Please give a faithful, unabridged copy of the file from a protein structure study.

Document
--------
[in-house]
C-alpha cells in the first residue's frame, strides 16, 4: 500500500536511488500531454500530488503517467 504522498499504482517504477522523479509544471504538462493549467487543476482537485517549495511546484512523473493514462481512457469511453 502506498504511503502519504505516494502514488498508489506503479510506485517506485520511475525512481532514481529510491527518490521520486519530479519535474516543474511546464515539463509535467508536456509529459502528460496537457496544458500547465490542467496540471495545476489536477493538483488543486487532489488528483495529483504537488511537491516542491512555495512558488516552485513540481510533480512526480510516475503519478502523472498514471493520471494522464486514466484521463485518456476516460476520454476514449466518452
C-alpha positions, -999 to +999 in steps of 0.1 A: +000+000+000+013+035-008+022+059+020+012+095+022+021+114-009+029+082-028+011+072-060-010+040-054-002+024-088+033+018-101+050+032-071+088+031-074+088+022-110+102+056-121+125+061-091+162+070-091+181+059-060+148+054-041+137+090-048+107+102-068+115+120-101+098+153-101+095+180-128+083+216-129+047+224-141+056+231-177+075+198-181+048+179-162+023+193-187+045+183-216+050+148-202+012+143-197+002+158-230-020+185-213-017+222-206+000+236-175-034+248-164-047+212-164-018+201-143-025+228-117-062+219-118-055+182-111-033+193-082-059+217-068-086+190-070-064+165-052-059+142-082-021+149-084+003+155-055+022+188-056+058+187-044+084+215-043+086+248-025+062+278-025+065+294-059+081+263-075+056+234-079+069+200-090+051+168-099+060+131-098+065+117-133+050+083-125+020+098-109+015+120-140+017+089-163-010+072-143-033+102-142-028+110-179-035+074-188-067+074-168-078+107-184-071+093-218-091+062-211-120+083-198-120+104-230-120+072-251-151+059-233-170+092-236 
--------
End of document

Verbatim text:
[in-house]
C-alpha cells in the first residue's frame, strides 16, 4: 500500500536511488500531454500530488503517467 504522498499504482517504477522523479509544471504538462493549467487543476482537485517549495511546484512523473493514462481512457469511453 502506498504511503502519504505516494502514488498508489506503479510506485517506485520511475525512481532514481529510491527518490521520486519530479519535474516543474511546464515539463509535467508536456509529459502528460496537457496544458500547465490542467496540471495545476489536477493538483488543486487532489488528483495529483504537488511537491516542491512555495512558488516552485513540481510533480512526480510516475503519478502523472498514471493520471494522464486514466484521463485518456476516460476520454476514449466518452
C-alpha positions, -999 to +999 in steps of 0.1 A: +000+000+000+013+035-008+022+059+020+012+095+022+021+114-009+029+082-028+011+072-060-010+040-054-002+024-088+033+018-101+050+032-071+088+031-074+088+022-110+102+056-121+125+061-091+162+070-091+181+059-060+148+054-041+137+090-048+107+102-068+115+120-101+098+153-101+095+180-128+083+216-129+047+224-141+056+231-177+075+198-181+048+179-162+023+193-187+045+183-216+050+148-202+012+143-197+002+158-230-020+185-213-017+222-206+000+236-175-034+248-164-047+212-164-018+201-143-025+228-117-062+219-118-055+182-111-033+193-082-059+217-068-086+190-070-064+165-052-059+142-082-021+149-084+003+155-055+022+188-056+058+187-044+084+215-043+086+248-025+062+278-025+065+294-059+081+263-075+056+234-079+069+200-090+051+168-099+060+131-098+065+117-133+050+083-125+020+098-109+015+120-140+017+089-163-010+072-143-033+102-142-028+110-179-035+074-188-067+074-168-078+107-184-071+093-218-091+062-211-120+083-198-120+104-230-120+072-251-151+059-233-170+092-236 